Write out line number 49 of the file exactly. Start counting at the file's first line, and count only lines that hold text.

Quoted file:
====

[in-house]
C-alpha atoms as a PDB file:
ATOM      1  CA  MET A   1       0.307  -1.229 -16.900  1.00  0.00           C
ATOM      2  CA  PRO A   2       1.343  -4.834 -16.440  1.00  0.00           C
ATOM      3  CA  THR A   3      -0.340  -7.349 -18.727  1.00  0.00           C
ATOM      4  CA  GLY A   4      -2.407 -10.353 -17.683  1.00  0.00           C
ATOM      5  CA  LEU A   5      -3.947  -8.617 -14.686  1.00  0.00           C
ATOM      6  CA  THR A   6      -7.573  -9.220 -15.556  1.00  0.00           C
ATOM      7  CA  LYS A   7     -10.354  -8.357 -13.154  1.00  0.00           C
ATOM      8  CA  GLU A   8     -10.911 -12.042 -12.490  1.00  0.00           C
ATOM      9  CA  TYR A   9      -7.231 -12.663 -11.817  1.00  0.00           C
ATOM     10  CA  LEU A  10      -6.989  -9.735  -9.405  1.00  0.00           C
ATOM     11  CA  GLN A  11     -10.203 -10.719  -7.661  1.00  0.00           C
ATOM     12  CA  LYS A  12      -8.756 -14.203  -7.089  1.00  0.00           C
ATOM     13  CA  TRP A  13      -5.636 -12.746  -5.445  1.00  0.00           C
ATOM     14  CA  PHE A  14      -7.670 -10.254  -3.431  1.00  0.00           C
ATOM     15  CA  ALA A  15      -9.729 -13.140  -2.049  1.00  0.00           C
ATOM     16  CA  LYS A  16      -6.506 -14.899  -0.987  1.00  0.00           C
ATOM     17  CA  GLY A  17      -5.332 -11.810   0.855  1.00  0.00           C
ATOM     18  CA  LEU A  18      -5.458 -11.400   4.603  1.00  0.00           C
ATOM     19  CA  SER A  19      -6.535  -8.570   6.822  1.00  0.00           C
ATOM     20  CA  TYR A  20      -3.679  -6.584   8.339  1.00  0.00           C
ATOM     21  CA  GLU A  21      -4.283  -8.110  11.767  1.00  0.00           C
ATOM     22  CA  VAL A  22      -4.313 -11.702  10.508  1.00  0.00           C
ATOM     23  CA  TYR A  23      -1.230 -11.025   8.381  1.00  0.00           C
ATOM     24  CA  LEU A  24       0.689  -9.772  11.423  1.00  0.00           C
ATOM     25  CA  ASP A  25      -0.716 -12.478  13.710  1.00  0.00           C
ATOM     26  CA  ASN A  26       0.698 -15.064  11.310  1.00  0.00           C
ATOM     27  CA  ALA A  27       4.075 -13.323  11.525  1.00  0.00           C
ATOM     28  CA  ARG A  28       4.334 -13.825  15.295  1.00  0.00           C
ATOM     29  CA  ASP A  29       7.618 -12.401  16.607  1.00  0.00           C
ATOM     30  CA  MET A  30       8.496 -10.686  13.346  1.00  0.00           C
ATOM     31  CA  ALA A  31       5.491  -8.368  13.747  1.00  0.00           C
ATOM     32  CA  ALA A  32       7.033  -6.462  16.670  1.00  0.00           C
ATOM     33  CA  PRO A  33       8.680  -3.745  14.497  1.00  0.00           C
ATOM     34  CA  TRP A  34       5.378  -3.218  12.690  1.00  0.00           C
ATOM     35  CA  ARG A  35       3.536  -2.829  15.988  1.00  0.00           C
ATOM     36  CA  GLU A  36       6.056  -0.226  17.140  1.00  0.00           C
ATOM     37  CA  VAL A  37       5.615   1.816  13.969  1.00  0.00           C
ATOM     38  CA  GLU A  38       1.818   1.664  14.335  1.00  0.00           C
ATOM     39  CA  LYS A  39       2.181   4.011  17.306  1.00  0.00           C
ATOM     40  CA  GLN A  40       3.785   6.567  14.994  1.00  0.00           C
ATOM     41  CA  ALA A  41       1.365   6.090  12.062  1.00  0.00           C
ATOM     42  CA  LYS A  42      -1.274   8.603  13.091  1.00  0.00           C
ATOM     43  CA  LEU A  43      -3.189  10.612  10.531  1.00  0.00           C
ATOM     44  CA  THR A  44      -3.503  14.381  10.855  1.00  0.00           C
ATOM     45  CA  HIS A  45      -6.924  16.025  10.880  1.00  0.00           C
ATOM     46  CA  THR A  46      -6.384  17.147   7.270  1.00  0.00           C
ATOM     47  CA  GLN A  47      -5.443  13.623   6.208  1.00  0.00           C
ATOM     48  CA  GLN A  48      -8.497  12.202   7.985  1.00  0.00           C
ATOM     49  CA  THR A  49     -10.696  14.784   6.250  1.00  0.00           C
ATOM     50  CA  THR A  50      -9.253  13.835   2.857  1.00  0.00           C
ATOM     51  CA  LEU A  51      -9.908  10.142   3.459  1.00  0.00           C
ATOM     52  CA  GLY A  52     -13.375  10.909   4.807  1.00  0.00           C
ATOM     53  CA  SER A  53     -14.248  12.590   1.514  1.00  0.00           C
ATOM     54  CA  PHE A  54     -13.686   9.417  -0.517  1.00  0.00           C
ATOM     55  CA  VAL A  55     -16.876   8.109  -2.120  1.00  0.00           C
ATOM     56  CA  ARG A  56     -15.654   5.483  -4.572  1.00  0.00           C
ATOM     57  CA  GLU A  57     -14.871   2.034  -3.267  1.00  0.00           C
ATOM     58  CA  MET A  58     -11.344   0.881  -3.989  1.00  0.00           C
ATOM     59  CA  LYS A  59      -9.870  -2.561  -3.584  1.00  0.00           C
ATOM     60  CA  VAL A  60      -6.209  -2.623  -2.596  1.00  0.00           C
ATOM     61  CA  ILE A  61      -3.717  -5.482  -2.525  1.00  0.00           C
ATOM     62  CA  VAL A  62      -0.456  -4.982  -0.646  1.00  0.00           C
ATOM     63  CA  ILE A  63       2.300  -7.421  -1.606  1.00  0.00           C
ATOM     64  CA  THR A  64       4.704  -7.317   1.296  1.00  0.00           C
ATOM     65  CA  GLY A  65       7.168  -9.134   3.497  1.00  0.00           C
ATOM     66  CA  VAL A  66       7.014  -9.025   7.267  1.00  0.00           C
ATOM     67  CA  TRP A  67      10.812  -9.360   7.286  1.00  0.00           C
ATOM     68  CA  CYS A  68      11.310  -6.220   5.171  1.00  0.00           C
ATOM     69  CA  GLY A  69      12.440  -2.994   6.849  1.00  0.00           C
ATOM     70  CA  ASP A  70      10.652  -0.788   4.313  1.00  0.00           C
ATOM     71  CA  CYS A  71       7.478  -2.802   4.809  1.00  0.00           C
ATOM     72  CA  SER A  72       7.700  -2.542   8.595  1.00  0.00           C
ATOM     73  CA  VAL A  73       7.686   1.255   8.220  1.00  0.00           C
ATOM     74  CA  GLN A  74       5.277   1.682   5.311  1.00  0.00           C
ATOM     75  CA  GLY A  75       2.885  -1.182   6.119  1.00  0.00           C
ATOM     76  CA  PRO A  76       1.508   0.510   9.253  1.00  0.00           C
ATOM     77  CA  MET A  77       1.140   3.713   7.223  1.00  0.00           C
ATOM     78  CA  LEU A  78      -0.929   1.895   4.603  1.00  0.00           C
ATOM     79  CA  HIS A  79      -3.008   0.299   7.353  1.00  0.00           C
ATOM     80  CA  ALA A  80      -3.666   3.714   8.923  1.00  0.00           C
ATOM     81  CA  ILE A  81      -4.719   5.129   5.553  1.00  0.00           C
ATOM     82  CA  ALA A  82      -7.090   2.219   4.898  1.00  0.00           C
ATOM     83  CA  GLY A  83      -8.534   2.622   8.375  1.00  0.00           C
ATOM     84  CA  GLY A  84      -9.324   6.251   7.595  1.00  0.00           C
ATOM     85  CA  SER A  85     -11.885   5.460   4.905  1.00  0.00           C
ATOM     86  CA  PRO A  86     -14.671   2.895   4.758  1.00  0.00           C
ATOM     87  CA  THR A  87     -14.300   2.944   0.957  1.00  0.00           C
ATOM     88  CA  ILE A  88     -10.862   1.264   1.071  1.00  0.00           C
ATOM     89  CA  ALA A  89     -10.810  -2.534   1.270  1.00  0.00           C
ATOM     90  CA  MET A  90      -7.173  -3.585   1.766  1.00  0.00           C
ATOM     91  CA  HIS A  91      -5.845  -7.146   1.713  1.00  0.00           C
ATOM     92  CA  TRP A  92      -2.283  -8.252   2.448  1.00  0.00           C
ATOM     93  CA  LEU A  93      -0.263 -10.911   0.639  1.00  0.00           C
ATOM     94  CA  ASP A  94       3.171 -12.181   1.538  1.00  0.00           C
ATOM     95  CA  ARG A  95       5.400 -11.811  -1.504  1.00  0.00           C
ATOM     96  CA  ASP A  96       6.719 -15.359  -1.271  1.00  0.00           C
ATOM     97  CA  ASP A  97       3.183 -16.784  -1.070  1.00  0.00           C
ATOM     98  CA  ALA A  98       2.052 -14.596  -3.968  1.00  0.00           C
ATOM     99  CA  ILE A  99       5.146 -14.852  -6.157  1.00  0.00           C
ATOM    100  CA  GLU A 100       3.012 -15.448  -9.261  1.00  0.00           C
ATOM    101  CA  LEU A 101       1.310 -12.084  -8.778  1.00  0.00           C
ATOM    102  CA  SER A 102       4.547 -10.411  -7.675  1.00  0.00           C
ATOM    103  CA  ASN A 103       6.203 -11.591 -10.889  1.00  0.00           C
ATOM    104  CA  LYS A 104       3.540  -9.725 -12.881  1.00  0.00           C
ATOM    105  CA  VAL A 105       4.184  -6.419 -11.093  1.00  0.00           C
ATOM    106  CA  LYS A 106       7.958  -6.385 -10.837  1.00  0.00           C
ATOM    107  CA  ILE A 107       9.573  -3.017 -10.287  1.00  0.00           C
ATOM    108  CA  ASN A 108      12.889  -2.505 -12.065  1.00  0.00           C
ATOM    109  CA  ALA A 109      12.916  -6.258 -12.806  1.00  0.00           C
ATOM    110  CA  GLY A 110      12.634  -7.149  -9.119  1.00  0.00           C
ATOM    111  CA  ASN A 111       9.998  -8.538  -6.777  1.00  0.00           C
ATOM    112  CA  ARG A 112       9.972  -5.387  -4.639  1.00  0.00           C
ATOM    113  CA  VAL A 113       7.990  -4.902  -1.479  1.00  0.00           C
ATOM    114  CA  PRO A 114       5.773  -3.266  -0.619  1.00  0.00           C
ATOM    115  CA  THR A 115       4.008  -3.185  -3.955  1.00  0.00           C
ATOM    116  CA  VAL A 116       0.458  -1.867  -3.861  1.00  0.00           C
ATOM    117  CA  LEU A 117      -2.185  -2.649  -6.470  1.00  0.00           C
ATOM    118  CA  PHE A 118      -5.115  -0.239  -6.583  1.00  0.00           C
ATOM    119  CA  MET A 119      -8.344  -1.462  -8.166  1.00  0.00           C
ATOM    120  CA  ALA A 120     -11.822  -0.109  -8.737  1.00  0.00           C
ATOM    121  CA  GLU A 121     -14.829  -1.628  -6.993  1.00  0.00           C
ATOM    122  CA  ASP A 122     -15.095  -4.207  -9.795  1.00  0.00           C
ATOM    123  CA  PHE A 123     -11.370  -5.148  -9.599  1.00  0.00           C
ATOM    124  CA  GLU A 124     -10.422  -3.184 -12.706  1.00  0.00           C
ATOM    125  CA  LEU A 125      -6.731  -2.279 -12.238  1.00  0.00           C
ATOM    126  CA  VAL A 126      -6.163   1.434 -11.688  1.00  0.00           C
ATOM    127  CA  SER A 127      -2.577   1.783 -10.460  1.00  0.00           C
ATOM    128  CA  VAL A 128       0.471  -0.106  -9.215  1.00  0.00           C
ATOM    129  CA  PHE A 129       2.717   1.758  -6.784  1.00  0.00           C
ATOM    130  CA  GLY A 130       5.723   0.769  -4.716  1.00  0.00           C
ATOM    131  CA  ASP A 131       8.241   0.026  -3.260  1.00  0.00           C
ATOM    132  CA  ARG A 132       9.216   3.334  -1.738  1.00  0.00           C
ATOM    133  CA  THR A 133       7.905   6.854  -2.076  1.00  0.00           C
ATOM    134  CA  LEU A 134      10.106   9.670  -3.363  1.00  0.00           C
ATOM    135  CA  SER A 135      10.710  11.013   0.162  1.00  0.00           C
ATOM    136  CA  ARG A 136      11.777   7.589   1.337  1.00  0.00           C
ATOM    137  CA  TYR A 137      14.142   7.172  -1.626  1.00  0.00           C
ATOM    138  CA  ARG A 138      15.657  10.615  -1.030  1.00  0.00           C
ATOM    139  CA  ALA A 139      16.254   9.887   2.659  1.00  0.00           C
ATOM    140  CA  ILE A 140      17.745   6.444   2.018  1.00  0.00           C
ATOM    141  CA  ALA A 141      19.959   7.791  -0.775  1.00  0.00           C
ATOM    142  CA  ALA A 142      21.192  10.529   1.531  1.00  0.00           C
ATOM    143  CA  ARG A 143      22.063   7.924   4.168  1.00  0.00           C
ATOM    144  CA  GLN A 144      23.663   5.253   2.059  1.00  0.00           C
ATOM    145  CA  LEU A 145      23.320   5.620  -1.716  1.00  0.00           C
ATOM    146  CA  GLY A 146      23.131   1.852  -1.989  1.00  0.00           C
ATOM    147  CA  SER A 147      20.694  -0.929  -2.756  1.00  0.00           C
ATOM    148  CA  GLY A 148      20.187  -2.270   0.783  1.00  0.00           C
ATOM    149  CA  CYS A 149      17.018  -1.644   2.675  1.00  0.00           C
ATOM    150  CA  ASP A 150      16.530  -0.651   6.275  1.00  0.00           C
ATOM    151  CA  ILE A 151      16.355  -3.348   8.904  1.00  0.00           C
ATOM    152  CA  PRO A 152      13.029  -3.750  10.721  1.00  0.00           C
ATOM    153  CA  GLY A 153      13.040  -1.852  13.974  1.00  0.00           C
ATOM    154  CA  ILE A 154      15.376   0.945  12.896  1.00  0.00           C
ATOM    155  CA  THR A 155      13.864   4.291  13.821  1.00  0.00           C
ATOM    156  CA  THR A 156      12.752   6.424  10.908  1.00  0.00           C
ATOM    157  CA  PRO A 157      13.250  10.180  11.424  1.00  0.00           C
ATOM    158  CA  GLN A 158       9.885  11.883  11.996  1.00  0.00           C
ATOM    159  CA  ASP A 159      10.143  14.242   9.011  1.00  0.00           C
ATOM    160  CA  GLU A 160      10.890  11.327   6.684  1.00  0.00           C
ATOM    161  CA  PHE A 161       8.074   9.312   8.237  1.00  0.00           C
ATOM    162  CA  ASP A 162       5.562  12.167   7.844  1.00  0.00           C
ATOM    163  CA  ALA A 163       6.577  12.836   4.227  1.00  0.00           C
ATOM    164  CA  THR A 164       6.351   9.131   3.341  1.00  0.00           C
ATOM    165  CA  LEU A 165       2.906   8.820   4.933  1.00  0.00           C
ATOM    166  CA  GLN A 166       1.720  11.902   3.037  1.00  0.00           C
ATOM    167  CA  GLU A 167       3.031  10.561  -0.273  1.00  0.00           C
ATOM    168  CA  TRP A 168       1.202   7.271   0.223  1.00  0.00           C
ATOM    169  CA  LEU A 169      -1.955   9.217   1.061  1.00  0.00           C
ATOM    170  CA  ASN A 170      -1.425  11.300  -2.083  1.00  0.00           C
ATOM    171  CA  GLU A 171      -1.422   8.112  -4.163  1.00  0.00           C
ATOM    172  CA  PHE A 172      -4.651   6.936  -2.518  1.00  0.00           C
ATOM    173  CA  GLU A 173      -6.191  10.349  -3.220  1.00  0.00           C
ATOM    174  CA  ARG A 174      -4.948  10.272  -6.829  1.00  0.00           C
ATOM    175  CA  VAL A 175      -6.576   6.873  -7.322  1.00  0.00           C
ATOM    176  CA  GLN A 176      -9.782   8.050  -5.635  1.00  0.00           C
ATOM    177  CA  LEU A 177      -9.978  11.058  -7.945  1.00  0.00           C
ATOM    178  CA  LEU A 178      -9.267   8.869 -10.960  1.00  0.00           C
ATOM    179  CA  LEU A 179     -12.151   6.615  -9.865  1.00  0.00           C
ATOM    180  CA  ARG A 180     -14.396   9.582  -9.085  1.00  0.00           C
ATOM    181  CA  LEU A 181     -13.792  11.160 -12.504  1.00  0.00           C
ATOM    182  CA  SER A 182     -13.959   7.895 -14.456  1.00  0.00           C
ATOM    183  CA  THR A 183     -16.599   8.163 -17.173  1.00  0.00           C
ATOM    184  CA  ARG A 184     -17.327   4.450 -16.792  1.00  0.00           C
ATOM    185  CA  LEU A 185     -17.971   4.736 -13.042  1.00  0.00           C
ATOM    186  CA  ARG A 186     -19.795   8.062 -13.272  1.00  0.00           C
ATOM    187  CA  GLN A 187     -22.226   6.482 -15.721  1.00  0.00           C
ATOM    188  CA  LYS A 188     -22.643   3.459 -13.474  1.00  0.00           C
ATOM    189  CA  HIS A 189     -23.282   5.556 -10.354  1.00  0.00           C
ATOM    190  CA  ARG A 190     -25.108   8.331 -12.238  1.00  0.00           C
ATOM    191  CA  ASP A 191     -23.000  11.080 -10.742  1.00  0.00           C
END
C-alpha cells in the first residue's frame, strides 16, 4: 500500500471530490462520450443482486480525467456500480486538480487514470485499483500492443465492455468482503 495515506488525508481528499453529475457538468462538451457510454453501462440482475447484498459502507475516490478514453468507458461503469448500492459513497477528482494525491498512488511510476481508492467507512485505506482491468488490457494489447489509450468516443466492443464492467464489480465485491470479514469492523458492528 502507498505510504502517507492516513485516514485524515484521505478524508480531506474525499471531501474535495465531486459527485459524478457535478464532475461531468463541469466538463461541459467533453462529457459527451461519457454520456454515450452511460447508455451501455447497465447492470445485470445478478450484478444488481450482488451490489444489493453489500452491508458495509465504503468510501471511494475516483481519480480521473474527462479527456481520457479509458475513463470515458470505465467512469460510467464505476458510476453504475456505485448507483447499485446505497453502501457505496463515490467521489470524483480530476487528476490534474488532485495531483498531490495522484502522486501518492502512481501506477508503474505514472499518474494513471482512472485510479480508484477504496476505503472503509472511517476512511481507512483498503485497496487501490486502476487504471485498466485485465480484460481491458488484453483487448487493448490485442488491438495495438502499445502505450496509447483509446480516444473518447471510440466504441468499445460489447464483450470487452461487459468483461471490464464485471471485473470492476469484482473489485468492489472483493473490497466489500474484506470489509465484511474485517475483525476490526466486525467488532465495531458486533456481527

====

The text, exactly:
ATOM     47  CA  GLN A  47      -5.443  13.623   6.208  1.00  0.00           C